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Old 05-01-2003, 06:23 PM   #1 (permalink)
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Help with Karl Marx's theory of "The Production of Surplus Value"

Hey guys, has anyone ever studied any of Marx's theory? in particular his theory of "The Production of Surplus Value"? I found his book online, and found the section that deals with this theory (Capital, Volume I, Part III, Chapter VII, Section 1 and 2)
here is the link
http://www.marxists.org/archive/marx...67-c1/ch07.htm

the problem is, after reading it over and over, i just don't get what he is trying to say, or what his point is.

Can anyone give me a brief summery or gimme some clues into understanding what his theory is stating?

Thanks, your help is greatly appreciated.
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Old 05-01-2003, 06:33 PM   #2 (permalink)
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I didn't read it, but in general, this is how every Marx theory works: (I can't remember the names of the groups, so bear with me) at the top are the business owners, and at the bottom are the workers. His whole idea is that the business owners exploit the workers and use every establishment (be it religion, media, whatever) to make them believe that they are supposed to conform. The workers have hope that they will become the business owners, but it rarely, if ever, happens. The workers become very passive and are like sheep, being led around by what they are told from the varying establishments. The ideals in his social conflict theories generally follow this pattern. Look for something along these lines in the article.
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Old 05-01-2003, 06:44 PM   #3 (permalink)
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hey, thanks for the tip spectre.
I will keep that in mind as I read through more Marx theories.
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Old 05-01-2003, 08:48 PM   #4 (permalink)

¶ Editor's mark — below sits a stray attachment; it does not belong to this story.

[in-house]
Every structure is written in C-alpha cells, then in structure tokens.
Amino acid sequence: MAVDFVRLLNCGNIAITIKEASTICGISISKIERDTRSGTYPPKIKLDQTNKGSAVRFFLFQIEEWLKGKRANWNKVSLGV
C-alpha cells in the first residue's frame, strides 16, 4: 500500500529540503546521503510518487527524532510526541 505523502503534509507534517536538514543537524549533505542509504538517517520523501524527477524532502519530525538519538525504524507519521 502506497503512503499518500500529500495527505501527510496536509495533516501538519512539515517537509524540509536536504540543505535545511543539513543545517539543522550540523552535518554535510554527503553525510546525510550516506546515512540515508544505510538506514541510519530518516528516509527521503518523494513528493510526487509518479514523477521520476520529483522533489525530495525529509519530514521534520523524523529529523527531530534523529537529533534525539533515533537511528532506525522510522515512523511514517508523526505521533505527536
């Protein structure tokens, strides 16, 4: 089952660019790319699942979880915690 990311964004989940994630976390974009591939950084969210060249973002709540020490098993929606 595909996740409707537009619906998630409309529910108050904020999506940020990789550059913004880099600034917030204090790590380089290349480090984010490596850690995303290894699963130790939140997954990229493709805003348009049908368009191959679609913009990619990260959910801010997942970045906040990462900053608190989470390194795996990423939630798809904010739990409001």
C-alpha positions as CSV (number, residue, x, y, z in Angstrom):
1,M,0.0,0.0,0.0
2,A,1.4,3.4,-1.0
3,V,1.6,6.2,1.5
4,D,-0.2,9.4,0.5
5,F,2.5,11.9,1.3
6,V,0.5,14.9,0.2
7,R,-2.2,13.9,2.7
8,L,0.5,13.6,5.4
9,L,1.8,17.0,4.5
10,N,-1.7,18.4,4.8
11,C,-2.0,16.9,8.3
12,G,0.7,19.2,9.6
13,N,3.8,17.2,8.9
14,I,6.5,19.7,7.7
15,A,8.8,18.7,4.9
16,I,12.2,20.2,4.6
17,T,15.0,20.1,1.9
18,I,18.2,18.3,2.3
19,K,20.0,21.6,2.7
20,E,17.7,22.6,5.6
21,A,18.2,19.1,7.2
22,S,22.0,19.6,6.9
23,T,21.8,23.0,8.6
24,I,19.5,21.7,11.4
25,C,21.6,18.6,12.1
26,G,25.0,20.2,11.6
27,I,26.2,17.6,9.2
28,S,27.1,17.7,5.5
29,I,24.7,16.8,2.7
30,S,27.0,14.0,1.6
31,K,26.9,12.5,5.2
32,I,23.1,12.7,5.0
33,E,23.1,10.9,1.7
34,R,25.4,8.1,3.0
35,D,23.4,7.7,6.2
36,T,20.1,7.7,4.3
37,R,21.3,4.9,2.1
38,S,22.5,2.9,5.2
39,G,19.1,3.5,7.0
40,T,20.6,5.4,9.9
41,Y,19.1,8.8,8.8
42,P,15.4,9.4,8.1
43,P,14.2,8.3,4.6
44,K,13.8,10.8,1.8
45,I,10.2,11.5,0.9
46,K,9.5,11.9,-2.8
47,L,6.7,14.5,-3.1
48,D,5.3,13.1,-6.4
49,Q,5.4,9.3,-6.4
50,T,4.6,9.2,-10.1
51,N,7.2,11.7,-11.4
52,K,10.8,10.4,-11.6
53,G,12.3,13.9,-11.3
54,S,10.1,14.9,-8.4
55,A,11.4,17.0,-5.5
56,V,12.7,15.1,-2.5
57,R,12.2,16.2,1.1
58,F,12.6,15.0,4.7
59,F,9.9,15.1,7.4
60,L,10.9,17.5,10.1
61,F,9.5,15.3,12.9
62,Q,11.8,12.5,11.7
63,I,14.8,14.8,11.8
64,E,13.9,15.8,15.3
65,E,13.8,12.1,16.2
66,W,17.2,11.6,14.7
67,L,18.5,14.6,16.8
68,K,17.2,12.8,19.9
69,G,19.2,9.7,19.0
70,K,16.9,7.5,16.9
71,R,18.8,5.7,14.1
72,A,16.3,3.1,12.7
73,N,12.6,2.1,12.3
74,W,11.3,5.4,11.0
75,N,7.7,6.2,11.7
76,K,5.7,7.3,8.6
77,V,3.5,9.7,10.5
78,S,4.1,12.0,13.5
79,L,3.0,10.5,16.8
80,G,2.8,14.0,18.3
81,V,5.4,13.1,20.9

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Quote:
Originally posted by spectre
I didn't read it, but in general, this is how every Marx theory works: (I can't remember the names of the groups, so bear with me) at the top are the business owners, and at the bottom are the workers. His whole idea is that the business owners exploit the workers and use every establishment (be it religion, media, whatever) to make them believe that they are supposed to conform. The workers have hope that they will become the business owners, but it rarely, if ever, happens. The workers become very passive and are like sheep, being led around by what they are told from the varying establishments. The ideals in his social conflict theories generally follow this pattern. Look for something
along these lines in the article.
spectre,

You might be right, but I believe that the ideas behind his thread is from Marx's book,Communist Manifesto. I think his question might come from Das Capital, his book dealing with economics. I have never read Das Capital , but I have read Communist Manifesto.
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Old 05-01-2003, 08:58 PM   #5 (permalink)
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Quote:
Originally posted by ReggErving
spectre,

You might be right, but I believe that the ideas behind his thread is from Marx's book,Communist Manifesto. I think his question might come from Das Capital, his book dealing with economics. I have never read Das Capital , but I have read Communist Manifesto.
Could be, but like I said, I didn't read the article. I was just giving some insight into how Marx generally views things. Just giving him ideas on what to look out for.
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Old 05-01-2003, 09:08 PM   #6 (permalink)
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Stuff can be depressing when you read it, the way Marx talks about the elite staying the elite and the concentration of wealth is limited in distrubtion.
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Old 05-01-2003, 11:05 PM   #7 (permalink)
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lol i suppose somebody's gonna look at me for this, well, ill have a look at what you asked later if you like, it's 8am and i haven't slept yet so ill catch you after im... "normal" again (whatever that is)
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Old 05-02-2003, 07:03 AM   #8 (permalink)
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Hi!

Im not an expert, but I read "Das Kapital" some time ago. As far as I remember "surplus value" is simply profit that is made by employers only because they own the means of production.

Lets say a shoemaker sells his shoes for 20 Euro each pair. The material cost 10 Euro which leaves 10 Euro for, i dont know, 2 hours of work or so.

Now imagine a modern shoe-factory where each employee produces 100 shoes in the same time. Of course they are not payd 100 times more than the shoemaker, but only maybe 10 Euros/h. Still the shoes are sold for lets say 15 Euro each pair.

So "surplus value" or "Mehrwert" is the additional profit that employers make due to enhanced productivity (i.e. automization).

I hope that helped and my English makes any sense to you.